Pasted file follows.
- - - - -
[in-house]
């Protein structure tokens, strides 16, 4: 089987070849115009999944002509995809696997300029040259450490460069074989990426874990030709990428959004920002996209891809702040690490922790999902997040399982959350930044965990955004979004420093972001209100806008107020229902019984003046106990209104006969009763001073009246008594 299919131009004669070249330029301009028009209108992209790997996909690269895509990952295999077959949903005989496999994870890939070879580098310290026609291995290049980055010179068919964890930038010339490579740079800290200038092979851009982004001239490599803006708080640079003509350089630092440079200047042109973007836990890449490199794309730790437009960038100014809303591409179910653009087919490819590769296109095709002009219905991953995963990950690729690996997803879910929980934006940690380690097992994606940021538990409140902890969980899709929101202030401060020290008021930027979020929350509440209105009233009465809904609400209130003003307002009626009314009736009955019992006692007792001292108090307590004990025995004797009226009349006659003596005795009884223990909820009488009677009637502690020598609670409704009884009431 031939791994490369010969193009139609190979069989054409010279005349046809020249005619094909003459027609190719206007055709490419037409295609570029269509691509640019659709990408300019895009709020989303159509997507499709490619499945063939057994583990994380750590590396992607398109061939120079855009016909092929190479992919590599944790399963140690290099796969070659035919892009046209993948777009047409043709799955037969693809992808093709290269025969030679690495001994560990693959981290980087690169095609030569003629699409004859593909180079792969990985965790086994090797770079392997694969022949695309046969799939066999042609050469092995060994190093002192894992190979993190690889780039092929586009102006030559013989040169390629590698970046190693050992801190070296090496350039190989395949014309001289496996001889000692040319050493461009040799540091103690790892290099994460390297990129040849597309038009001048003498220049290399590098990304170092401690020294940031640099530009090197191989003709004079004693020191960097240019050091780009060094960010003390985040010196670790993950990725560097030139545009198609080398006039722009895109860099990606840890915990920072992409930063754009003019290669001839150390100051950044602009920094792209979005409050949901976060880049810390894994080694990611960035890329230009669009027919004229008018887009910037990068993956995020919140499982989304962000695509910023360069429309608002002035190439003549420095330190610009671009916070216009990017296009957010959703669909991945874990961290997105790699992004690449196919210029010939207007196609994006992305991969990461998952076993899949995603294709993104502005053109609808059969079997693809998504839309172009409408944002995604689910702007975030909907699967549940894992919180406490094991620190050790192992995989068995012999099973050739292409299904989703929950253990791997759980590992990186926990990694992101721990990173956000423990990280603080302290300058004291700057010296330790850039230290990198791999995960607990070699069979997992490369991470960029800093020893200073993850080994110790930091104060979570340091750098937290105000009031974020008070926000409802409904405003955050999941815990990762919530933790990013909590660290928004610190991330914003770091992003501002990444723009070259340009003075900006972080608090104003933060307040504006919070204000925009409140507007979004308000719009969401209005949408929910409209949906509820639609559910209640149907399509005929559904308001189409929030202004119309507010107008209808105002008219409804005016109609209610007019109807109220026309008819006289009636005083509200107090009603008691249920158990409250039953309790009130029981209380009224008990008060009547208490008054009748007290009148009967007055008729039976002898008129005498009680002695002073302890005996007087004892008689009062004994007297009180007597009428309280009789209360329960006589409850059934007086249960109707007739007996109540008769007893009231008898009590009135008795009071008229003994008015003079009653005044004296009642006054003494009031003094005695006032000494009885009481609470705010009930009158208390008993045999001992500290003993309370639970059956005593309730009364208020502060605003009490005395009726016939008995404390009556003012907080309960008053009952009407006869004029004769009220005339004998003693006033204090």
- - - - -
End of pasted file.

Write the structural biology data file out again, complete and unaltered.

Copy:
[in-house]
């Protein structure tokens, strides 16, 4: 089987070849115009999944002509995809696997300029040259450490460069074989990426874990030709990428959004920002996209891809702040690490922790999902997040399982959350930044965990955004979004420093972001209100806008107020229902019984003046106990209104006969009763001073009246008594 299919131009004669070249330029301009028009209108992209790997996909690269895509990952295999077959949903005989496999994870890939070879580098310290026609291995290049980055010179068919964890930038010339490579740079800290200038092979851009982004001239490599803006708080640079003509350089630092440079200047042109973007836990890449490199794309730790437009960038100014809303591409179910653009087919490819590769296109095709002009219905991953995963990950690729690996997803879910929980934006940690380690097992994606940021538990409140902890969980899709929101202030401060020290008021930027979020929350509440209105009233009465809904609400209130003003307002009626009314009736009955019992006692007792001292108090307590004990025995004797009226009349006659003596005795009884223990909820009488009677009637502690020598609670409704009884009431 031939791994490369010969193009139609190979069989054409010279005349046809020249005619094909003459027609190719206007055709490419037409295609570029269509691509640019659709990408300019895009709020989303159509997507499709490619499945063939057994583990994380750590590396992607398109061939120079855009016909092929190479992919590599944790399963140690290099796969070659035919892009046209993948777009047409043709799955037969693809992808093709290269025969030679690495001994560990693959981290980087690169095609030569003629699409004859593909180079792969990985965790086994090797770079392997694969022949695309046969799939066999042609050469092995060994190093002192894992190979993190690889780039092929586009102006030559013989040169390629590698970046190693050992801190070296090496350039190989395949014309001289496996001889000692040319050493461009040799540091103690790892290099994460390297990129040849597309038009001048003498220049290399590098990304170092401690020294940031640099530009090197191989003709004079004693020191960097240019050091780009060094960010003390985040010196670790993950990725560097030139545009198609080398006039722009895109860099990606840890915990920072992409930063754009003019290669001839150390100051950044602009920094792209979005409050949901976060880049810390894994080694990611960035890329230009669009027919004229008018887009910037990068993956995020919140499982989304962000695509910023360069429309608002002035190439003549420095330190610009671009916070216009990017296009957010959703669909991945874990961290997105790699992004690449196919210029010939207007196609994006992305991969990461998952076993899949995603294709993104502005053109609808059969079997693809998504839309172009409408944002995604689910702007975030909907699967549940894992919180406490094991620190050790192992995989068995012999099973050739292409299904989703929950253990791997759980590992990186926990990694992101721990990173956000423990990280603080302290300058004291700057010296330790850039230290990198791999995960607990070699069979997992490369991470960029800093020893200073993850080994110790930091104060979570340091750098937290105000009031974020008070926000409802409904405003955050999941815990990762919530933790990013909590660290928004610190991330914003770091992003501002990444723009070259340009003075900006972080608090104003933060307040504006919070204000925009409140507007979004308000719009969401209005949408929910409209949906509820639609559910209640149907399509005929559904308001189409929030202004119309507010107008209808105002008219409804005016109609209610007019109807109220026309008819006289009636005083509200107090009603008691249920158990409250039953309790009130029981209380009224008990008060009547208490008054009748007290009148009967007055008729039976002898008129005498009680002695002073302890005996007087004892008689009062004994007297009180007597009428309280009789209360329960006589409850059934007086249960109707007739007996109540008769007893009231008898009590009135008795009071008229003994008015003079009653005044004296009642006054003494009031003094005695006032000494009885009481609470705010009930009158208390008993045999001992500290003993309370639970059956005593309730009364208020502060605003009490005395009726016939008995404390009556003012907080309960008053009952009407006869004029004769009220005339004998003693006033204090």